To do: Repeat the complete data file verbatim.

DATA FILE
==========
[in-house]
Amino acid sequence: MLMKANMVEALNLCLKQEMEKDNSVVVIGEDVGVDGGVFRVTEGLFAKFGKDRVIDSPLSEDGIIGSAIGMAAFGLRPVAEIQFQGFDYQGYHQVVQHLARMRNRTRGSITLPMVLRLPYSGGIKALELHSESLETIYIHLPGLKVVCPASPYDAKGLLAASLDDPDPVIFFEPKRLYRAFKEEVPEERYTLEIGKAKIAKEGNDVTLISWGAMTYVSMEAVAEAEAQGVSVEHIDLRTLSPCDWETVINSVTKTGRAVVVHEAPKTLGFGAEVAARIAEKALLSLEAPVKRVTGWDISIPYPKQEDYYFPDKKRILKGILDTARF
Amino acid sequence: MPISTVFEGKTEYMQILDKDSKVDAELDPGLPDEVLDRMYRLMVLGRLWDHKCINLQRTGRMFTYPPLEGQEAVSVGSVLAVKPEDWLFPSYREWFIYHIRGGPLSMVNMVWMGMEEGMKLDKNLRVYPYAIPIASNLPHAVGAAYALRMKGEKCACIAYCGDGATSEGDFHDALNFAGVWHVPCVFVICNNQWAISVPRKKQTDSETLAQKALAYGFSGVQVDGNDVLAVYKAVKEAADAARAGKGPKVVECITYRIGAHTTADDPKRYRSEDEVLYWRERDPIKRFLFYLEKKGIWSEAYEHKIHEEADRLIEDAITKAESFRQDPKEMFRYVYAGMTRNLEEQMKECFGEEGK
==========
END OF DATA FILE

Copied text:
[in-house]
Amino acid sequence: MLMKANMVEALNLCLKQEMEKDNSVVVIGEDVGVDGGVFRVTEGLFAKFGKDRVIDSPLSEDGIIGSAIGMAAFGLRPVAEIQFQGFDYQGYHQVVQHLARMRNRTRGSITLPMVLRLPYSGGIKALELHSESLETIYIHLPGLKVVCPASPYDAKGLLAASLDDPDPVIFFEPKRLYRAFKEEVPEERYTLEIGKAKIAKEGNDVTLISWGAMTYVSMEAVAEAEAQGVSVEHIDLRTLSPCDWETVINSVTKTGRAVVVHEAPKTLGFGAEVAARIAEKALLSLEAPVKRVTGWDISIPYPKQEDYYFPDKKRILKGILDTARF
Amino acid sequence: MPISTVFEGKTEYMQILDKDSKVDAELDPGLPDEVLDRMYRLMVLGRLWDHKCINLQRTGRMFTYPPLEGQEAVSVGSVLAVKPEDWLFPSYREWFIYHIRGGPLSMVNMVWMGMEEGMKLDKNLRVYPYAIPIASNLPHAVGAAYALRMKGEKCACIAYCGDGATSEGDFHDALNFAGVWHVPCVFVICNNQWAISVPRKKQTDSETLAQKALAYGFSGVQVDGNDVLAVYKAVKEAADAARAGKGPKVVECITYRIGAHTTADDPKRYRSEDEVLYWRERDPIKRFLFYLEKKGIWSEAYEHKIHEEADRLIEDAITKAESFRQDPKEMFRYVYAGMTRNLEEQMKECFGEEGK